Digital Currency Group (DCG) is selling shares in several of its cryptocurrency funds at a high discount, and has started offloading its holdings in investment vehicles run by subsidiary Grayscale, the Financial Times reported on Tuesday.
Woes have piled up for SoftBank-backed DCG with its lending unit Genesis filing for bankruptcy protection, owing creditors at least $3.4 billion after being toppled by a market rout along with exchange FTX and lender BlockFi.
The reported move comes as DCG is trying to raise funds to support its collapsed lending units under Genesis.
A quarter of DCG’s stock in its ethereum fund has been sold, raising as much as $22 million in several trades since January 24, the newspaper said, citing U.S. securities filings seen by them.
DCG has also moved to sell smaller blocks of shares in its Litecoin Trust, Bitcoin Cash Trust, Ethereum Classic Trust and Digital Large Cap Fund, the report added.
DCG and Grayscale did not immediately respond to Reuters request for comment.
DCG, owned by Barry Silbert, owns a portfolio of crypto companies in addition to Genesis, including crypto news and events site CoinDesk and New York-based Grayscale, a major digital asset manager. Those companies are not bankrupt.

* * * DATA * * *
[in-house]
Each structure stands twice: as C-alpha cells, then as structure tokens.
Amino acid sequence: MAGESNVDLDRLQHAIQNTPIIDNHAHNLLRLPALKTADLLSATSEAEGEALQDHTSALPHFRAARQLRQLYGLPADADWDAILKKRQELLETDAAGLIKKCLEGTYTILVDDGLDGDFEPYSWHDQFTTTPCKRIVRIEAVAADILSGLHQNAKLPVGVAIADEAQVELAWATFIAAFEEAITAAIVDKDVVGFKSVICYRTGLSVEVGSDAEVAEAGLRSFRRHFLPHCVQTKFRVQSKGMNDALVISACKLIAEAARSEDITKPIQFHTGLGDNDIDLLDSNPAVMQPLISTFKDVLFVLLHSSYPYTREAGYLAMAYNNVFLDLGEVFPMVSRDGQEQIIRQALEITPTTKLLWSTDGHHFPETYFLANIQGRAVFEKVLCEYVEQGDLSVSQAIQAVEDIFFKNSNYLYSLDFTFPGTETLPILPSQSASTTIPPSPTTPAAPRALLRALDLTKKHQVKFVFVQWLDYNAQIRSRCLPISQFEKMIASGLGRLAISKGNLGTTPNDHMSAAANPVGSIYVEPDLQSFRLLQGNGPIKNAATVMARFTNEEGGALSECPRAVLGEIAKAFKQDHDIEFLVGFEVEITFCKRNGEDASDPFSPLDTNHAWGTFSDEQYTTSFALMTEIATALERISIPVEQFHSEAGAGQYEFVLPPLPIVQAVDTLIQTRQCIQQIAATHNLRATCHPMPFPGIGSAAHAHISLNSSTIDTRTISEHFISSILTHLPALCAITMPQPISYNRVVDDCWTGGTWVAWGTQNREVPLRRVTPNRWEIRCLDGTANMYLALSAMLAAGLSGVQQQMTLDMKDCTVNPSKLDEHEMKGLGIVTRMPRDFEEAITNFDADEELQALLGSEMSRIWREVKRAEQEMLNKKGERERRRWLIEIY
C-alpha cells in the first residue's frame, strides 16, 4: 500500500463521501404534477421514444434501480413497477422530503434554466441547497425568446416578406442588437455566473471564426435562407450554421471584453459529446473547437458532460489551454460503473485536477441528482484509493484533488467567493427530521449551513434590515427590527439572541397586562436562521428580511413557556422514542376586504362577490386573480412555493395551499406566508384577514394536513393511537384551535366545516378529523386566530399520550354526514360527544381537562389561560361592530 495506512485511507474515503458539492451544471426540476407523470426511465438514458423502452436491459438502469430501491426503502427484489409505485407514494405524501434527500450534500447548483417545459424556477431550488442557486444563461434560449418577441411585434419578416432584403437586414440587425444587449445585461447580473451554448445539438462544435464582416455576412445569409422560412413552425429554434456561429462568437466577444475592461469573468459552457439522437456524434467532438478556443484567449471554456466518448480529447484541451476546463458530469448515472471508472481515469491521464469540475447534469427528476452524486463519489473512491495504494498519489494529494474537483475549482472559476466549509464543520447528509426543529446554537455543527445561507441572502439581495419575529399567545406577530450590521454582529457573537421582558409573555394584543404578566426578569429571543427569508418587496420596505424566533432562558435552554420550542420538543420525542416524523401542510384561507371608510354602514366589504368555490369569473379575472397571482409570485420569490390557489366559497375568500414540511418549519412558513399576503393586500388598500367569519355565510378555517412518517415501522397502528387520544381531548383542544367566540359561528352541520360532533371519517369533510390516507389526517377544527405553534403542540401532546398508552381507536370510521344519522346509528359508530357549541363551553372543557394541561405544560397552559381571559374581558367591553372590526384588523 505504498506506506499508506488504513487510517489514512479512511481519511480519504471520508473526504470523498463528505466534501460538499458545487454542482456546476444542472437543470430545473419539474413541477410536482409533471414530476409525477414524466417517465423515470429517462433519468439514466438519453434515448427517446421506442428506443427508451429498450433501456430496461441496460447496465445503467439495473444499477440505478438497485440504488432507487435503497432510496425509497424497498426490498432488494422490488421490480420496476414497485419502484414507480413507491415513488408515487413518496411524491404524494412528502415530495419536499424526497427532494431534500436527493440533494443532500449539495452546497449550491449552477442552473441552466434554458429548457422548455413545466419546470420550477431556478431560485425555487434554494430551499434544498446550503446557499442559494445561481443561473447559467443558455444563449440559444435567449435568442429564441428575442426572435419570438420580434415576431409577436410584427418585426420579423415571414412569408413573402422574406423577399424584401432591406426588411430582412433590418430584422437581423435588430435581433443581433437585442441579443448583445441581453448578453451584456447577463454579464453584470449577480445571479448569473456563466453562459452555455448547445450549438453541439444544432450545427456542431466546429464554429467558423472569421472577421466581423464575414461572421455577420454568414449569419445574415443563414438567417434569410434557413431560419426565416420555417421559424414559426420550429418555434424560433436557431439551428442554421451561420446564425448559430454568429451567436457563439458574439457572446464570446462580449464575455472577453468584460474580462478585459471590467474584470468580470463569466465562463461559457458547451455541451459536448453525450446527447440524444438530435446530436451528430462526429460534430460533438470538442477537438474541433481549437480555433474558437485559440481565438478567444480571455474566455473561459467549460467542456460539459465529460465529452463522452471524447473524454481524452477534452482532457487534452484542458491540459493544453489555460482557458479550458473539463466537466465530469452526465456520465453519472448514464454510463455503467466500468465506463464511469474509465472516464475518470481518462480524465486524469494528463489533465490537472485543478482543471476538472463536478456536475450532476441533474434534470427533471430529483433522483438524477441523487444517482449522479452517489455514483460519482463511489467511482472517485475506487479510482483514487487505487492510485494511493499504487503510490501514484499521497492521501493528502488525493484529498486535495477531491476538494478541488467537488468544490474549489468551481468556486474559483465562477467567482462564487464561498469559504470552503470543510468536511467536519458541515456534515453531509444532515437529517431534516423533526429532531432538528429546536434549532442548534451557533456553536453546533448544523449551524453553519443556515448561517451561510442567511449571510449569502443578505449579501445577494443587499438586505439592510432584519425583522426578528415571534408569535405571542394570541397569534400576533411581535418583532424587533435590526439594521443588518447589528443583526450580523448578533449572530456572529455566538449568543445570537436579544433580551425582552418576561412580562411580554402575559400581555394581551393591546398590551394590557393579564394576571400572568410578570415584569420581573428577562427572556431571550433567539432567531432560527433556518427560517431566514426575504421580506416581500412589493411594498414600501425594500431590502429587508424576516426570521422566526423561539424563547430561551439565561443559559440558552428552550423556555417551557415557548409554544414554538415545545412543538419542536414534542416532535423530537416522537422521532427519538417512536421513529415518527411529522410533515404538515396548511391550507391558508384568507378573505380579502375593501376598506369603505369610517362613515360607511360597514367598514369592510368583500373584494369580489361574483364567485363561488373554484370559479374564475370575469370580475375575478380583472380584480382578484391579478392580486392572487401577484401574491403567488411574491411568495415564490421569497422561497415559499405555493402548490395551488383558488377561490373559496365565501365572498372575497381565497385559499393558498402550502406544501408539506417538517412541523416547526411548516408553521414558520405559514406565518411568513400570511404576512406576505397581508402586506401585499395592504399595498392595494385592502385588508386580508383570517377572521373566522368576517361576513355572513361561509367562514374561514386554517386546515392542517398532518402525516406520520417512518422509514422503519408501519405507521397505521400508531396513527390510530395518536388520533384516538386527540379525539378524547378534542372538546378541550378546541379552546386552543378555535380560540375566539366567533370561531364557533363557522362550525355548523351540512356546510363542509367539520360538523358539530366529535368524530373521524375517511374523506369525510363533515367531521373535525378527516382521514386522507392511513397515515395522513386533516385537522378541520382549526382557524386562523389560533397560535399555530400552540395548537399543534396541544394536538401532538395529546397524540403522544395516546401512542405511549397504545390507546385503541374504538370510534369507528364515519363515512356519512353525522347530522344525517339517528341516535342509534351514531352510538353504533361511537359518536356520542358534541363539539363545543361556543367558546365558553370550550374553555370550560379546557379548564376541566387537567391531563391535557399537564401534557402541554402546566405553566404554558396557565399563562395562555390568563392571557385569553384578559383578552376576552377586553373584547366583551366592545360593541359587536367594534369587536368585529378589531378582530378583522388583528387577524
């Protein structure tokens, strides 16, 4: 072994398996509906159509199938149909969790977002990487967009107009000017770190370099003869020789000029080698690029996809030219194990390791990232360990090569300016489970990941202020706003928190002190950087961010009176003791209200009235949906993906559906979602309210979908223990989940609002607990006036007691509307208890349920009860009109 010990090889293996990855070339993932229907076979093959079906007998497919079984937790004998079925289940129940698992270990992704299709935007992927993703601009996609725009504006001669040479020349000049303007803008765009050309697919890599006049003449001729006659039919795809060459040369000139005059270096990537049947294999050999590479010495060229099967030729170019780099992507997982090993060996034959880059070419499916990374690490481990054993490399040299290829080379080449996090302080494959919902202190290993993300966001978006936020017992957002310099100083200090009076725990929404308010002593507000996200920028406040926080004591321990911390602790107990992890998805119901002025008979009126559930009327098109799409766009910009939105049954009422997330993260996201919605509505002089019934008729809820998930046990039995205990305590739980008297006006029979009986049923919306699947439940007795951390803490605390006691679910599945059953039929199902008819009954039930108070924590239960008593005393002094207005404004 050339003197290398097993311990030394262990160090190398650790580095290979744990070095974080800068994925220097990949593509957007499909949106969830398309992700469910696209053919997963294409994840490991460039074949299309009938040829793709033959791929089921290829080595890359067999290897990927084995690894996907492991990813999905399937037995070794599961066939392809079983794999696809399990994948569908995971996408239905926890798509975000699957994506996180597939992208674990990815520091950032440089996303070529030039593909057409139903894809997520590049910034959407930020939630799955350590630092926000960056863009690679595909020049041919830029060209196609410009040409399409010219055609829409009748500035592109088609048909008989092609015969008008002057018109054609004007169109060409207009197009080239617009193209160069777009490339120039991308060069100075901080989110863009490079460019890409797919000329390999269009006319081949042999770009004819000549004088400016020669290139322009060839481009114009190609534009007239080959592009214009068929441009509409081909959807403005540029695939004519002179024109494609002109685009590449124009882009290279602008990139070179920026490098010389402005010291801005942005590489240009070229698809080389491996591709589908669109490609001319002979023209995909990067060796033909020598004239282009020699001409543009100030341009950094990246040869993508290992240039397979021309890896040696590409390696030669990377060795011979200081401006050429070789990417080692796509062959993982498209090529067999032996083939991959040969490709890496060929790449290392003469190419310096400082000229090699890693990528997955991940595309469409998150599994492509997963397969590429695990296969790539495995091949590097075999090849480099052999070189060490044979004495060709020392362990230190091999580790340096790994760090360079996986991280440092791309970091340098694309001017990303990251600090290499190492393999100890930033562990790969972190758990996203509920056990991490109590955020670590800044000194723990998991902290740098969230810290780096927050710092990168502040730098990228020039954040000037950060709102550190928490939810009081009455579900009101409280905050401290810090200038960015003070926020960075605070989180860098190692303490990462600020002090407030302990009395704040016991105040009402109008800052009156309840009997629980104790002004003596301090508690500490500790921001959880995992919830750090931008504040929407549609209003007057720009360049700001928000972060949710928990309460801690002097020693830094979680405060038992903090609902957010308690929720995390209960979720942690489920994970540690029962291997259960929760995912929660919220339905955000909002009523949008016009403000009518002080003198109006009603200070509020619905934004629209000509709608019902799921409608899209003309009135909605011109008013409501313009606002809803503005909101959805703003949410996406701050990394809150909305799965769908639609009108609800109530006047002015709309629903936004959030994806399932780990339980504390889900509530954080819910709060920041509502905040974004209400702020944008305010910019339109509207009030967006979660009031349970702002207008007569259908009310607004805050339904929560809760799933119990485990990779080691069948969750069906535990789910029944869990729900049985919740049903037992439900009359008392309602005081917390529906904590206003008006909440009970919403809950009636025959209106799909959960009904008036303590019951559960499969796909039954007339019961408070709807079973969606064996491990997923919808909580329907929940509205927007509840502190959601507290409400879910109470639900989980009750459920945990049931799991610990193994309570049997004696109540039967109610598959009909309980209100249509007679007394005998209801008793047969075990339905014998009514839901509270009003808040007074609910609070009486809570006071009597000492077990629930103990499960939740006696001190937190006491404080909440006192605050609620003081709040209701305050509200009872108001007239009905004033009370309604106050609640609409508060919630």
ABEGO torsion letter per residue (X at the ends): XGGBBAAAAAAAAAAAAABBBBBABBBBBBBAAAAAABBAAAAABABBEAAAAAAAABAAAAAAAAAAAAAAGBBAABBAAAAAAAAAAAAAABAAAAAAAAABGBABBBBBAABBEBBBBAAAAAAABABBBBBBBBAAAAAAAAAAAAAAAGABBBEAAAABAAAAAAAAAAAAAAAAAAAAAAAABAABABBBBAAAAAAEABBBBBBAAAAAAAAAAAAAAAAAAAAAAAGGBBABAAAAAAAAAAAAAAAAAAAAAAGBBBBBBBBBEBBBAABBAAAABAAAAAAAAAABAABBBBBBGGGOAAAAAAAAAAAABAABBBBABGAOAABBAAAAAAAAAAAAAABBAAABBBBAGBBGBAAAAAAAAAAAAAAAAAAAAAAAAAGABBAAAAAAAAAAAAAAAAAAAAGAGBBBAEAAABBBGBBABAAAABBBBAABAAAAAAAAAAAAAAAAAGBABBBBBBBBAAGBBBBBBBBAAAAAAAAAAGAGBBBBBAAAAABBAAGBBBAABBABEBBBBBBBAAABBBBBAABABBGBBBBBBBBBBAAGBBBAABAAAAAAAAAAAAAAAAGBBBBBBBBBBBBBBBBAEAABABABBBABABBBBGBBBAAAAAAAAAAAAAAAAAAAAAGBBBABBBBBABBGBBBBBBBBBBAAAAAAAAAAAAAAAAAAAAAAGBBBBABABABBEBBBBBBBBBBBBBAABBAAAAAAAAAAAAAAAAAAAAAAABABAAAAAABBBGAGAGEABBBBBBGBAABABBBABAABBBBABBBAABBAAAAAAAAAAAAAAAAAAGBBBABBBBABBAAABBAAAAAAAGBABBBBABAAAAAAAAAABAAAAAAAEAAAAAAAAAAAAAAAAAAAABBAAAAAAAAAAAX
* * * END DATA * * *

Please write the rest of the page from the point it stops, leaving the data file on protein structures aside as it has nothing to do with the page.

Boeing to cut 2,000 jobs
Boeing is planning
to cut 2,000 jobs in its finance and human resources departments in 2023.
The company said late last month it intended “to hire around 10,000 employees with a focus within our business units and in engineering and manufacturing as we look to further stabilize operations, increase production and invest in innovation” in 2023.
At the end of 2022, employment data available on the company’s website showed Boeing’s workforce totaled over 156,000. That marked a roughly 15,000 increase that, according to a Boeing spokesperson, was “driven by significant hiring in engineering and manufacturing.”